The aft third of the main deck is set up with a two tier (ten by five foot) carpeted camera table, rinse barrels, wetsuit hanging racks, with tank rack/bench seats lining both port and starboard sides. There is also a head, drinking fountain and mask defog station. The onboard photo center features daily E-6 processing. Rental equipment includes regulators, BCs, dive lights and computers, with complimentary tanks, weights and weightbelts.

While she may be the oldest live-aboard in the Dancer Fleet, the Sea Dancer is very much up to date. Even the air station underwent an update last December, with the installation of a nitrox membrane system. With that, guests now have the option of diving EAN 32 and 36. The Sea Dancer offers four dives per day (with a maximum depth of 130 feet for the first dive), plus one night dive (every night but Friday). If you are not already nitrox certified, one of Sea Dancers instructors can run you through a TDI (Technical Diving International) four hour course.

Departing from Provo, the 110 foot vessel sets out on a week-long adventure with five and one-half days of diving starting off the southern tip of West Caicos, hitting parts of Provo and the outer reefs around French Cay. When the winds are favorable for exploring the Caicos eastern territory, the itinerary will change to include South Caicos. A briefing is provided upon arrival to each site, complete with an illustration of its profile and characteristic highlights. With five dives scheduled most days, packing a two to three millimeter wetsuit is a good idea for preserving body heat, particularly during winter months when water temperatures can reach the mid 70s(F).

In addition to the comforts of the boat, the guests reap the rewards of being able to play in the more isolated regions from Provos Northwest Point, down past West Caicos to French Cay near the bottom end of the Caicos Banks. The walls vary distinctly from one site to the next. With starting depths of 60 to 70 feet, their profiles change constantly, from steep slopes featuring one or two large buttresses of coral, to short, vertical embankments. Dropping to depths of 130 to 150 feet, they stop at a narrow before commencing again in their journey straight down.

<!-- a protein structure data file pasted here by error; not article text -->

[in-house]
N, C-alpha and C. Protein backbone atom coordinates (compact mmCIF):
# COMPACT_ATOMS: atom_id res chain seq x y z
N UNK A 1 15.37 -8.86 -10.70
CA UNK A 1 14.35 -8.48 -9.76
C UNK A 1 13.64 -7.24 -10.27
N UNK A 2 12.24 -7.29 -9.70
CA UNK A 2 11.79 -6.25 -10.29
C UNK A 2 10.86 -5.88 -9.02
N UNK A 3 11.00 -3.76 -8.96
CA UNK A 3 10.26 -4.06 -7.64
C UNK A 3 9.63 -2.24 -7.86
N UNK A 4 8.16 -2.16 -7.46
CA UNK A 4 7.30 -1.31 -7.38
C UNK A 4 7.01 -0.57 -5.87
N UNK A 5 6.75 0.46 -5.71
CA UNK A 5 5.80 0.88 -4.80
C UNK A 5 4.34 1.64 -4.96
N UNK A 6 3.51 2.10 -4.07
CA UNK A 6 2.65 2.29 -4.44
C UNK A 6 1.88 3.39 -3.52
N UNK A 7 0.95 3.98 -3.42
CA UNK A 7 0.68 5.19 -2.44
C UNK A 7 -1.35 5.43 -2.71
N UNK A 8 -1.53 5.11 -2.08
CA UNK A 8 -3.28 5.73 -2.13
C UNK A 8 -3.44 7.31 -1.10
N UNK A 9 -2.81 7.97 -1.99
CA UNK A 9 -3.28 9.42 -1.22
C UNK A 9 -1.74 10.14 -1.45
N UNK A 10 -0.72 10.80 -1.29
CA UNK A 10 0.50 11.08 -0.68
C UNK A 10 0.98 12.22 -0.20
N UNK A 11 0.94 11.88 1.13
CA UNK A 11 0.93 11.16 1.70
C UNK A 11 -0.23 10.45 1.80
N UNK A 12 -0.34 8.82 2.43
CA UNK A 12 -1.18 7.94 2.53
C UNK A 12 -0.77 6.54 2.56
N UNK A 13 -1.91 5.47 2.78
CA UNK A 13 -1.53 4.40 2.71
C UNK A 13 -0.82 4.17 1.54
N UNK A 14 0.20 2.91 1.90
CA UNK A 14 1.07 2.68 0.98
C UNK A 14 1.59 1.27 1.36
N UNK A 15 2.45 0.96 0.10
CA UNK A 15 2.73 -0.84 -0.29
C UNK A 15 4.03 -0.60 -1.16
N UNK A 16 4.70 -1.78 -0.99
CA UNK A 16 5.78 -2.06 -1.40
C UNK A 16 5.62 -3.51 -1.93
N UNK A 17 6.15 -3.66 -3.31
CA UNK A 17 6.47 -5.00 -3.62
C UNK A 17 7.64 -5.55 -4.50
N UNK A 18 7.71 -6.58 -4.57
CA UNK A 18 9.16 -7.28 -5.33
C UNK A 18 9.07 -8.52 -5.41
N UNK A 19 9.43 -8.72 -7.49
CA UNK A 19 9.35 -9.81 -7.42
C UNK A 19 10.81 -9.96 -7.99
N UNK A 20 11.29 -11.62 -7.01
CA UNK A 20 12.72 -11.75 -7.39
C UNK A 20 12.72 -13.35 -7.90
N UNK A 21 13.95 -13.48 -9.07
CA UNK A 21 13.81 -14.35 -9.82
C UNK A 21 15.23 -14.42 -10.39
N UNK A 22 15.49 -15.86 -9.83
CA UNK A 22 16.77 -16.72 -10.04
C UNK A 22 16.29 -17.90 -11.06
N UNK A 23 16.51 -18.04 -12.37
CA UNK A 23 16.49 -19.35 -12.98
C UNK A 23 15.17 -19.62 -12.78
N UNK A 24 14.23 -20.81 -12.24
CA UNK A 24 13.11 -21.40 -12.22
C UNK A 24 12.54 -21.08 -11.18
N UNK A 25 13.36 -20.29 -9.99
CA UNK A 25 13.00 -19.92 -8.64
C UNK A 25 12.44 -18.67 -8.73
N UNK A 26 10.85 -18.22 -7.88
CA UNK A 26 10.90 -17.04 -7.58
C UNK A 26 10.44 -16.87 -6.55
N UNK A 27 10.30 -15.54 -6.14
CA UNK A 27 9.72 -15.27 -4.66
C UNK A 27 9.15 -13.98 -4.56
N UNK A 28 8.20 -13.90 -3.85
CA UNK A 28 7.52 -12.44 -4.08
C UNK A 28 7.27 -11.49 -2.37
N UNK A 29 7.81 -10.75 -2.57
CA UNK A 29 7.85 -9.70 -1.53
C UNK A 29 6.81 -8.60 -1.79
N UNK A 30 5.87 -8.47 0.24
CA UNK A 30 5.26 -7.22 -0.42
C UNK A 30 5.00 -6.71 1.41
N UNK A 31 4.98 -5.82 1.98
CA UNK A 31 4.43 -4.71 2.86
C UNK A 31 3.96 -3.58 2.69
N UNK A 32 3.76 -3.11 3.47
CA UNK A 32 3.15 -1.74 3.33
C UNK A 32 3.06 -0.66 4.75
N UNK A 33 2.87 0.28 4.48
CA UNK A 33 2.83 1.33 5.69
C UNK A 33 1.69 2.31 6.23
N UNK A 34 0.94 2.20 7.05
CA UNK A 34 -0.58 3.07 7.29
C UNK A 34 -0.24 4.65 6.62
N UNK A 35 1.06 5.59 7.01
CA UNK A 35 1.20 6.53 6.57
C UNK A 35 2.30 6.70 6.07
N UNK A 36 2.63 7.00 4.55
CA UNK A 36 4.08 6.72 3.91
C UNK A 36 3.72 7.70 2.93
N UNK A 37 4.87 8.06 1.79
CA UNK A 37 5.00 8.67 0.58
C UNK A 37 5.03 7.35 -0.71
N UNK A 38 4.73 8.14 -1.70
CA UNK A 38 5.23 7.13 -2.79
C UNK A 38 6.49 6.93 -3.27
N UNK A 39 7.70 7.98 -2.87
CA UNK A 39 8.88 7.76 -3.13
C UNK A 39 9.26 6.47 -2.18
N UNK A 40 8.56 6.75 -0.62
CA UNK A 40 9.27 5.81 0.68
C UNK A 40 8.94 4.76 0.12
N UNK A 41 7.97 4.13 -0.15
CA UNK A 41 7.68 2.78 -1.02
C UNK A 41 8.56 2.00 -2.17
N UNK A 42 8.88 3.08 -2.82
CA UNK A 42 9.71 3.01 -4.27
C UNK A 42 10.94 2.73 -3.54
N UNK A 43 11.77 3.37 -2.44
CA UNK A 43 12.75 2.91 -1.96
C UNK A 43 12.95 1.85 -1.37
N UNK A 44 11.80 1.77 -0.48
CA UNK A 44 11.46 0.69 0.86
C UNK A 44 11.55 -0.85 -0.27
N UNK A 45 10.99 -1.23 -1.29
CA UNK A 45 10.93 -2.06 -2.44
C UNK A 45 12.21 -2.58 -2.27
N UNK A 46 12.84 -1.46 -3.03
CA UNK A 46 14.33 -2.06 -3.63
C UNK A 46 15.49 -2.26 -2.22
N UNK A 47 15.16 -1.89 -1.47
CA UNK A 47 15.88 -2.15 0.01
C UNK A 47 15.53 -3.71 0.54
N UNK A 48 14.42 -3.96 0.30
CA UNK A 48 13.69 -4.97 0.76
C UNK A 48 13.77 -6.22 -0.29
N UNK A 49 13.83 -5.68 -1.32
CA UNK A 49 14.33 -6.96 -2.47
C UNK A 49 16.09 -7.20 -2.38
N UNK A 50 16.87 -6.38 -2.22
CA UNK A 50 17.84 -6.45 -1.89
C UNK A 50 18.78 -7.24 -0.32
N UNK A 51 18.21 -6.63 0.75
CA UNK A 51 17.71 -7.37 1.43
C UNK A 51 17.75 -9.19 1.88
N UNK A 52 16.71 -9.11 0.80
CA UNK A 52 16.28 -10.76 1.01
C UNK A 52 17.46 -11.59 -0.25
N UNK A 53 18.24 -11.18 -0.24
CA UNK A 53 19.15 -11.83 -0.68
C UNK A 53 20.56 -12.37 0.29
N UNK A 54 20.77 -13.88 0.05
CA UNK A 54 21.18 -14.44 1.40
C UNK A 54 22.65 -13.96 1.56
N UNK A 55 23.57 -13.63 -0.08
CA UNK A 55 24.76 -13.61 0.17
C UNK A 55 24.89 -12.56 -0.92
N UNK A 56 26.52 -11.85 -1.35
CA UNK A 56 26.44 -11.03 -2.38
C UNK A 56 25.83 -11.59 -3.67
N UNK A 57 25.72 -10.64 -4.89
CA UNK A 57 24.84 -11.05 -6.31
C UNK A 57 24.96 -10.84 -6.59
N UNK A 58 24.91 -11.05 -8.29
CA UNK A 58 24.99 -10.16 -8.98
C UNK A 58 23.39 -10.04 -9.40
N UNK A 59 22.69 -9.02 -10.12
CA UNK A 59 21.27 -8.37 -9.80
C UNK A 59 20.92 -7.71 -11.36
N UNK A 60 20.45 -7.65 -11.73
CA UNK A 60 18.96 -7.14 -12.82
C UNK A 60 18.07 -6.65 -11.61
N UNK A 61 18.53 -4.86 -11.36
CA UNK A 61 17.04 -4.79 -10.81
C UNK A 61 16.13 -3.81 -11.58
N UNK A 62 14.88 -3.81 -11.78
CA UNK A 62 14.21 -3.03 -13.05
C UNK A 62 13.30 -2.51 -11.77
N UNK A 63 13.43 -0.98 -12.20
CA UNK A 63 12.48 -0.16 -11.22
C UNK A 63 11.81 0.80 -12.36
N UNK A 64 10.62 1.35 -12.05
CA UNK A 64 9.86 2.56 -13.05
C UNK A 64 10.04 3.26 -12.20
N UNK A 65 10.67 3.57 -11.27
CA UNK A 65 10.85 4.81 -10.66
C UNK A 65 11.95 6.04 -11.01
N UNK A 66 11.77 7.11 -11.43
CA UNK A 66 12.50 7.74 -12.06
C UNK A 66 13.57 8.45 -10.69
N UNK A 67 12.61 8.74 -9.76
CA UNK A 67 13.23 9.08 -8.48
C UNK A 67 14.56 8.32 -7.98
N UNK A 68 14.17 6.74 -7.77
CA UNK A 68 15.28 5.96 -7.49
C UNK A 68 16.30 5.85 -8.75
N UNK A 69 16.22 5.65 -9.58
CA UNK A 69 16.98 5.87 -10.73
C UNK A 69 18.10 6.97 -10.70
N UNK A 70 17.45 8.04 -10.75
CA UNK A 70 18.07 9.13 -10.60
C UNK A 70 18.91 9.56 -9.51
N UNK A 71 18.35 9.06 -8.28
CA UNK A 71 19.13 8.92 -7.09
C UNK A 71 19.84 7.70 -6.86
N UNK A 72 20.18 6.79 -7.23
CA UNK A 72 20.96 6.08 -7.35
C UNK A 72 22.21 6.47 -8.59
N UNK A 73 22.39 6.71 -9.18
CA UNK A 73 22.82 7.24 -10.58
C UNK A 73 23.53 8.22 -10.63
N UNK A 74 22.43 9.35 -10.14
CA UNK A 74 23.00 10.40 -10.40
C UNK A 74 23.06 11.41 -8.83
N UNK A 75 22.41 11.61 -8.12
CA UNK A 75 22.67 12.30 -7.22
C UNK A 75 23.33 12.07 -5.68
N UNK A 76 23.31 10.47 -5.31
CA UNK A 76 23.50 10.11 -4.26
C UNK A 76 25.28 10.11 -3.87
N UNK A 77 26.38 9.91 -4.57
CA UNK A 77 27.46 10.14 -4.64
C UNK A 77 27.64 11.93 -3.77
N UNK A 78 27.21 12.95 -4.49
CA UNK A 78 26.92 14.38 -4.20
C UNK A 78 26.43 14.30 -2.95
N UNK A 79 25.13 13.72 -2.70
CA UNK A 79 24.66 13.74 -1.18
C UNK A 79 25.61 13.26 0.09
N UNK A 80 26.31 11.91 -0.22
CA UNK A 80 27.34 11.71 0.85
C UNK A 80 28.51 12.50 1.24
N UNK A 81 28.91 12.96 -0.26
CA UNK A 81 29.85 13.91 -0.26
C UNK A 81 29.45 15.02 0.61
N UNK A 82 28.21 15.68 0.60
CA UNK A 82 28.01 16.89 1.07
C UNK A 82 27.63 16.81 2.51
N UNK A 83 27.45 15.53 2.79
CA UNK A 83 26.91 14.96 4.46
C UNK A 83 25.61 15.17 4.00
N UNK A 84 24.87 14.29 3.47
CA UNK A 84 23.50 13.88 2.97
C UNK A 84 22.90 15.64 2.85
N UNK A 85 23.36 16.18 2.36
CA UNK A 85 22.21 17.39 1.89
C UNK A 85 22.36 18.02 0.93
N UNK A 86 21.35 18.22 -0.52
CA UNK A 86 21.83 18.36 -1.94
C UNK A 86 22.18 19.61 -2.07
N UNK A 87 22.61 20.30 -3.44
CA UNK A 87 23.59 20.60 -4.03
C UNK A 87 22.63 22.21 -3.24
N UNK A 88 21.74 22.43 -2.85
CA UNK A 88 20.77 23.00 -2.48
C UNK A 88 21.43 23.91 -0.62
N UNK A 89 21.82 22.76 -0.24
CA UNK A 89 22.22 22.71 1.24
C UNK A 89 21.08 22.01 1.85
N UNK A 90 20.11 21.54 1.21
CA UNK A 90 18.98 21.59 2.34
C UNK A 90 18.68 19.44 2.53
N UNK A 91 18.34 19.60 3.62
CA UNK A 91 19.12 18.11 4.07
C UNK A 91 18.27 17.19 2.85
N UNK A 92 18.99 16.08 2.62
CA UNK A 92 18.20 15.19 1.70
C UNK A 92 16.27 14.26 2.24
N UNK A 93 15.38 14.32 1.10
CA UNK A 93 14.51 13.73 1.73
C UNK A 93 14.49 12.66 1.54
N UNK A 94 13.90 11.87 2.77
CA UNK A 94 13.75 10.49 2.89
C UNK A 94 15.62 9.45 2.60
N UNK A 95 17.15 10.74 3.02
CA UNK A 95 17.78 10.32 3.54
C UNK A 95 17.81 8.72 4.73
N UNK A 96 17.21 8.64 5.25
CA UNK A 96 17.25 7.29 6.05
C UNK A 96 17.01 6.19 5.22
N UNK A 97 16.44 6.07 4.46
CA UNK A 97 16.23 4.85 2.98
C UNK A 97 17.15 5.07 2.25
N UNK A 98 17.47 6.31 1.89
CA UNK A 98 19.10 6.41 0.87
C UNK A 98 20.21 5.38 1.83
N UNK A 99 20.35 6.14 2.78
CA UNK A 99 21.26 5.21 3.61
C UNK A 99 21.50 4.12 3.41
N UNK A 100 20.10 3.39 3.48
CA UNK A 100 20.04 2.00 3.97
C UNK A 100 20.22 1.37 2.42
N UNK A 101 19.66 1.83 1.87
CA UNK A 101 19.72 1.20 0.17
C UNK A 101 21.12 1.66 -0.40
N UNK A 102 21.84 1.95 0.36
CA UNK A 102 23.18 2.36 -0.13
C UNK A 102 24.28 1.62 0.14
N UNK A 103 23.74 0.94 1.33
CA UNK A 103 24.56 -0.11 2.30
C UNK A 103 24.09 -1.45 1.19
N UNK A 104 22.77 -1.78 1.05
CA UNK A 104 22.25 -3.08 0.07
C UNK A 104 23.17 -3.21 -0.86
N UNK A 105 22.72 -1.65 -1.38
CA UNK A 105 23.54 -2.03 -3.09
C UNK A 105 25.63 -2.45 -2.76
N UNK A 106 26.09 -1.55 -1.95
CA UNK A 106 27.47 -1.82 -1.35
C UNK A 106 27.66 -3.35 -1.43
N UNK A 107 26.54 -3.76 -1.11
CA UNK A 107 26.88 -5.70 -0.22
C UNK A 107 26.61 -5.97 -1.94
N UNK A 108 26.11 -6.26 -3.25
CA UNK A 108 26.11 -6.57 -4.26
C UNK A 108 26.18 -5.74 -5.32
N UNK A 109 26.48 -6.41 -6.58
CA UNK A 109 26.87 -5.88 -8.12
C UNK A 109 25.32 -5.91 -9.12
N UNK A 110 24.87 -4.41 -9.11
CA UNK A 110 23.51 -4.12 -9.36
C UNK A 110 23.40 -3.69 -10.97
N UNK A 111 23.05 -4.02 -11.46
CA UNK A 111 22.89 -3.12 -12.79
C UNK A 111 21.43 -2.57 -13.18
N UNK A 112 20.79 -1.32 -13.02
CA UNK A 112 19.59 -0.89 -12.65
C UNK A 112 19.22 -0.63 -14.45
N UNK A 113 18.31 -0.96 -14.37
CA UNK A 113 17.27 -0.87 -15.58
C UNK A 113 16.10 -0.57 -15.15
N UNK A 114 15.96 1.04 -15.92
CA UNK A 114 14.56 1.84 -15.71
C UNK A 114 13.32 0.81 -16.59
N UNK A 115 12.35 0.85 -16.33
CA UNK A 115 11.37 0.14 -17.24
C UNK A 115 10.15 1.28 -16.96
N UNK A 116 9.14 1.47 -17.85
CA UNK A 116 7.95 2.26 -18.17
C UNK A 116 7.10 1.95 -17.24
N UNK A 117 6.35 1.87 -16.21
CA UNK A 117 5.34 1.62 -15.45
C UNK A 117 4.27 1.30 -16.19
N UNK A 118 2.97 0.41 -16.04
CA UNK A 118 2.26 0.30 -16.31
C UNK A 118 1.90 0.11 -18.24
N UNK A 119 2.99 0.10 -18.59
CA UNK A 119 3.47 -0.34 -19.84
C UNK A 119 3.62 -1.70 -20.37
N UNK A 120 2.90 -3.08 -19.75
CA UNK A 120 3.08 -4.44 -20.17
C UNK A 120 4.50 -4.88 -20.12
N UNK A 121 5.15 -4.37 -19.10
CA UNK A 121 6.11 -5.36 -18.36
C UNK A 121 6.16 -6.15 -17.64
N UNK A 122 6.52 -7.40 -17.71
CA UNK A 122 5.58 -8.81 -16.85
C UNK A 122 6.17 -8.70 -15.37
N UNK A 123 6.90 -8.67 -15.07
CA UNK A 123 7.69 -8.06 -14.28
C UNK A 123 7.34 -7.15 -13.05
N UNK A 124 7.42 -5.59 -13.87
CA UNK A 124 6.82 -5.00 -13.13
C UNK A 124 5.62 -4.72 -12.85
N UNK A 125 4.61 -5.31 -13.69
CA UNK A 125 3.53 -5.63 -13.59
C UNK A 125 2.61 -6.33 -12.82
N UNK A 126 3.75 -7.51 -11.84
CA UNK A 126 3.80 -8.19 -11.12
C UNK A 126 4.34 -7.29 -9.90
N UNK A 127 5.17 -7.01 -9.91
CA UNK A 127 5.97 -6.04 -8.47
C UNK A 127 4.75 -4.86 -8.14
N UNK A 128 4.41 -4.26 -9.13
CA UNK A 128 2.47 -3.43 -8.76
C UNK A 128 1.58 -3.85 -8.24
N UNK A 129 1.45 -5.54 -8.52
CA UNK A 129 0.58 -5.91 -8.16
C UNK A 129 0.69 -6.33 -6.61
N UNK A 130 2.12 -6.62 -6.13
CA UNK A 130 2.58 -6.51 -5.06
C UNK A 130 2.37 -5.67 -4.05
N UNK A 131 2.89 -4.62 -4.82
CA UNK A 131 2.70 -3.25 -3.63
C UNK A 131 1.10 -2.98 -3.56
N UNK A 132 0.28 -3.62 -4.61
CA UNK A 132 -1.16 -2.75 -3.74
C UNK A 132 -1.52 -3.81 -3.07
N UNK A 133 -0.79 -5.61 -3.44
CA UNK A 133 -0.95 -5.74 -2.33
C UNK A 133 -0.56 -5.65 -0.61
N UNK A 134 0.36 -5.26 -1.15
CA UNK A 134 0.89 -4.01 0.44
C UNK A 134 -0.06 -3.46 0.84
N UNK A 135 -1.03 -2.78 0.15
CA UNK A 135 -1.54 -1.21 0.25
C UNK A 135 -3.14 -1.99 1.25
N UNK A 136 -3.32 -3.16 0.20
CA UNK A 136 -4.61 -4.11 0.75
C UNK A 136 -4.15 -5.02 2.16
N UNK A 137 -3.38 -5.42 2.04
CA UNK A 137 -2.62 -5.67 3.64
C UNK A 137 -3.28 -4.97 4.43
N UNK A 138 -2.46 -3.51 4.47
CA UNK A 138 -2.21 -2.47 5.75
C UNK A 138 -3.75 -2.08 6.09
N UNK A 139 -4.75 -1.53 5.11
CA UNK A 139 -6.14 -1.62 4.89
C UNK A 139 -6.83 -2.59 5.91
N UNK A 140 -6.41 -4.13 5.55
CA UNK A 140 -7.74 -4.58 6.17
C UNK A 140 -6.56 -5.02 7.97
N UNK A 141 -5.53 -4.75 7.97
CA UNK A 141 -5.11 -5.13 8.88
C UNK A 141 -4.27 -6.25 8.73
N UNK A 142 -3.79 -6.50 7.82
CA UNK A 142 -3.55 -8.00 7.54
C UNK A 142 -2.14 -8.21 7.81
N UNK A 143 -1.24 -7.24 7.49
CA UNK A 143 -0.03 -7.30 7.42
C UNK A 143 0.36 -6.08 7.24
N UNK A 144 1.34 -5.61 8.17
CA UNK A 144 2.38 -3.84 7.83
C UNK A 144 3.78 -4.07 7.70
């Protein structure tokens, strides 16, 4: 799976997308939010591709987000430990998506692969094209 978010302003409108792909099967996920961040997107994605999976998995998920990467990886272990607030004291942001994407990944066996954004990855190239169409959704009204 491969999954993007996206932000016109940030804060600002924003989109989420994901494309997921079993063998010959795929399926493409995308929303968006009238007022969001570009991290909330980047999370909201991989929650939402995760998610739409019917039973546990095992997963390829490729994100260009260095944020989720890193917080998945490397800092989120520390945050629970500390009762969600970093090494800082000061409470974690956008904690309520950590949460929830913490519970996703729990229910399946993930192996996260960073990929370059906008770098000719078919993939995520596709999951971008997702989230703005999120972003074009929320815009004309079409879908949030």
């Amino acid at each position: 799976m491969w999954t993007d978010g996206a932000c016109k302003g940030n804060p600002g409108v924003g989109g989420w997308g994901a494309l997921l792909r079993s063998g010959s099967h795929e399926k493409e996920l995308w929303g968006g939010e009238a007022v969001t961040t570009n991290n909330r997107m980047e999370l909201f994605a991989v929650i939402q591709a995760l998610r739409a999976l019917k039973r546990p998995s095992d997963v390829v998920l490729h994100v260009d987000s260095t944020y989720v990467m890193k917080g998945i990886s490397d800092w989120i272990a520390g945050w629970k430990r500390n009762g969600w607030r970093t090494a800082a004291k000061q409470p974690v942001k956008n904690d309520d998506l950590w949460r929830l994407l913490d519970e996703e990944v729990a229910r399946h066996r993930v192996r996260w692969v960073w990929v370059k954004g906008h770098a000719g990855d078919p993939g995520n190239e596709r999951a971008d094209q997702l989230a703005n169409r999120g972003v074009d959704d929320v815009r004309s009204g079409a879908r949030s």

Along stretches of these short vertical precipices, at sites such as Stairway and Mystery (a.k.a. Shark Hotel), are deep undercuts sizable enough to shade a large bus. Underneath, thickets of rope and tube sponges and wire corals grow several feet long. Also hanging from their ceiling are medium to large bushy trees of black coral. Elsewhere, at sites such as Sand Spit and G-Spot near French Cay, the scalloped faces of these deep drops sustain numerous stands of tube and Orange Elephant Ear Sponges. Large Deep Water Seafans form long fence-like partitions down the reefs steep face.

To be sure, the Turks & Caicos have plenty of the good ol sharp, vertical faces plunging to unreachable depths. Midway between the south end of Provo and West Caicos, Land of the Giants transforms from a low profile spur and groove reef formation at a depth of 40 feet, to a sudden vertical wall plunging into the void. In addition to the beauty of the wall, the drop-off is a favored hub for passing Eagle Rays and sharks, the basis for its moniker.

Like the walls and slopes of the deeper part of the reef, the mid-depth areas in the 35 to 60 foot range are equally stunning. Venturing over their stark white, sand bottoms and scattered coral heads, is a montage of surprises. Small, colorful reef fish, invertebrates and easily approachable groupers attend numerous cleaning stations scattered about, creating a wealth of photo opportunities. For wide angle shots, some of the shallows finer treasures is its collection of Pillar Corals. These are some of tallest stands I have witnessed anywhere, towering to heights of 14 and 15 feet. In the clearness of the water, exceeding 100 feet, their monolithic proportions are inspiring.

For more information about charters on the Sea Dancer, contact Peter Hughes Diving, Inc., 1390 S. Dixie Highway., Suite 1109, Coral Gables, FL 33146; (800) 9-DANCER (800-932-6237). Or check out the Web site at; e-mail